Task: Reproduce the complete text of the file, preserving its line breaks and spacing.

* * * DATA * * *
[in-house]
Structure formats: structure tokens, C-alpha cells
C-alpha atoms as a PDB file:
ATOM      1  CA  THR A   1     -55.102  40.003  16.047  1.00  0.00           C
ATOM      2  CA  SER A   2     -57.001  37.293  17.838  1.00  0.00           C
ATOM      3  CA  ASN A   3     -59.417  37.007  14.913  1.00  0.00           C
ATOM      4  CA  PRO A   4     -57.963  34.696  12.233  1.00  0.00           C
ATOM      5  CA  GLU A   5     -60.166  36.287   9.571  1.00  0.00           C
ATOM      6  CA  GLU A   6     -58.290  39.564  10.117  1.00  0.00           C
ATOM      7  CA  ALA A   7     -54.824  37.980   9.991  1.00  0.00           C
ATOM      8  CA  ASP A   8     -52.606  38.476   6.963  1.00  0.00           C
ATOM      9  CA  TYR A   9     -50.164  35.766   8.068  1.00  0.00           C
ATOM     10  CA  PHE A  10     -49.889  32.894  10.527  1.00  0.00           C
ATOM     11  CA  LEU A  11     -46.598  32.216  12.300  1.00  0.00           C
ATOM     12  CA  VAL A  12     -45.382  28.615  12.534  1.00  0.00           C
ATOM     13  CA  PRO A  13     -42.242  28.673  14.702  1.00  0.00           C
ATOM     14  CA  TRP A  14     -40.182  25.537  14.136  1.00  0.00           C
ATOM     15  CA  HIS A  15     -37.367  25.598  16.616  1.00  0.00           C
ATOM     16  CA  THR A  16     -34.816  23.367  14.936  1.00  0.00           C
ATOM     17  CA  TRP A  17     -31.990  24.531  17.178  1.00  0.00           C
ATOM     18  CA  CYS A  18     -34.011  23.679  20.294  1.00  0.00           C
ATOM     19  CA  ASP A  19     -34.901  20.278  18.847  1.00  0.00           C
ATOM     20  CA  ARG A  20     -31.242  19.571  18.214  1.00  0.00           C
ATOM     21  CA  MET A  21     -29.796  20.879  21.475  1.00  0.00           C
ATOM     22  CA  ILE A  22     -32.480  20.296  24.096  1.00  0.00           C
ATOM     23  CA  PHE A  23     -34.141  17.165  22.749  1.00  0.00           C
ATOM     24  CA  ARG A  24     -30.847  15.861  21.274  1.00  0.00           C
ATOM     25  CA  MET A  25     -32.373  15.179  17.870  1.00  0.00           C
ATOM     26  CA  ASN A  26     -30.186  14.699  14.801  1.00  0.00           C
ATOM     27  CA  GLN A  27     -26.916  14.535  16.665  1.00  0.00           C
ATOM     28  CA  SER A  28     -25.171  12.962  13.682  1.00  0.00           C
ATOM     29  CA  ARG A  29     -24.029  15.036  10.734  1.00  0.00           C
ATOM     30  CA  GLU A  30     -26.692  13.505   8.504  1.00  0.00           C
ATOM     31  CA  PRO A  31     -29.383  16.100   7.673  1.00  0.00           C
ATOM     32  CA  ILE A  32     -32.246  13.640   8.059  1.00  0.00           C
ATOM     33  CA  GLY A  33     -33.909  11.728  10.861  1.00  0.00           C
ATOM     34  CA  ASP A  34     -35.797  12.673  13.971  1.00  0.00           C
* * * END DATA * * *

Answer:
[in-house]
Structure formats: structure tokens, C-alpha cells
C-alpha atoms as a PDB file:
ATOM      1  CA  THR A   1     -55.102  40.003  16.047  1.00  0.00           C
ATOM      2  CA  SER A   2     -57.001  37.293  17.838  1.00  0.00           C
ATOM      3  CA  ASN A   3     -59.417  37.007  14.913  1.00  0.00           C
ATOM      4  CA  PRO A   4     -57.963  34.696  12.233  1.00  0.00           C
ATOM      5  CA  GLU A   5     -60.166  36.287   9.571  1.00  0.00           C
ATOM      6  CA  GLU A   6     -58.290  39.564  10.117  1.00  0.00           C
ATOM      7  CA  ALA A   7     -54.824  37.980   9.991  1.00  0.00           C
ATOM      8  CA  ASP A   8     -52.606  38.476   6.963  1.00  0.00           C
ATOM      9  CA  TYR A   9     -50.164  35.766   8.068  1.00  0.00           C
ATOM     10  CA  PHE A  10     -49.889  32.894  10.527  1.00  0.00           C
ATOM     11  CA  LEU A  11     -46.598  32.216  12.300  1.00  0.00           C
ATOM     12  CA  VAL A  12     -45.382  28.615  12.534  1.00  0.00           C
ATOM     13  CA  PRO A  13     -42.242  28.673  14.702  1.00  0.00           C
ATOM     14  CA  TRP A  14     -40.182  25.537  14.136  1.00  0.00           C
ATOM     15  CA  HIS A  15     -37.367  25.598  16.616  1.00  0.00           C
ATOM     16  CA  THR A  16     -34.816  23.367  14.936  1.00  0.00           C
ATOM     17  CA  TRP A  17     -31.990  24.531  17.178  1.00  0.00           C
ATOM     18  CA  CYS A  18     -34.011  23.679  20.294  1.00  0.00           C
ATOM     19  CA  ASP A  19     -34.901  20.278  18.847  1.00  0.00           C
ATOM     20  CA  ARG A  20     -31.242  19.571  18.214  1.00  0.00           C
ATOM     21  CA  MET A  21     -29.796  20.879  21.475  1.00  0.00           C
ATOM     22  CA  ILE A  22     -32.480  20.296  24.096  1.00  0.00           C
ATOM     23  CA  PHE A  23     -34.141  17.165  22.749  1.00  0.00           C
ATOM     24  CA  ARG A  24     -30.847  15.861  21.274  1.00  0.00           C
ATOM     25  CA  MET A  25     -32.373  15.179  17.870  1.00  0.00           C
ATOM     26  CA  ASN A  26     -30.186  14.699  14.801  1.00  0.00           C
ATOM     27  CA  GLN A  27     -26.916  14.535  16.665  1.00  0.00           C
ATOM     28  CA  SER A  28     -25.171  12.962  13.682  1.00  0.00           C
ATOM     29  CA  ARG A  29     -24.029  15.036  10.734  1.00  0.00           C
ATOM     30  CA  GLU A  30     -26.692  13.505   8.504  1.00  0.00           C
ATOM     31  CA  PRO A  31     -29.383  16.100   7.673  1.00  0.00           C
ATOM     32  CA  ILE A  32     -32.246  13.640   8.059  1.00  0.00           C
ATOM     33  CA  GLY A  33     -33.909  11.728  10.861  1.00  0.00           C
ATOM     34  CA  ASP A  34     -35.797  12.673  13.971  1.00  0.00           C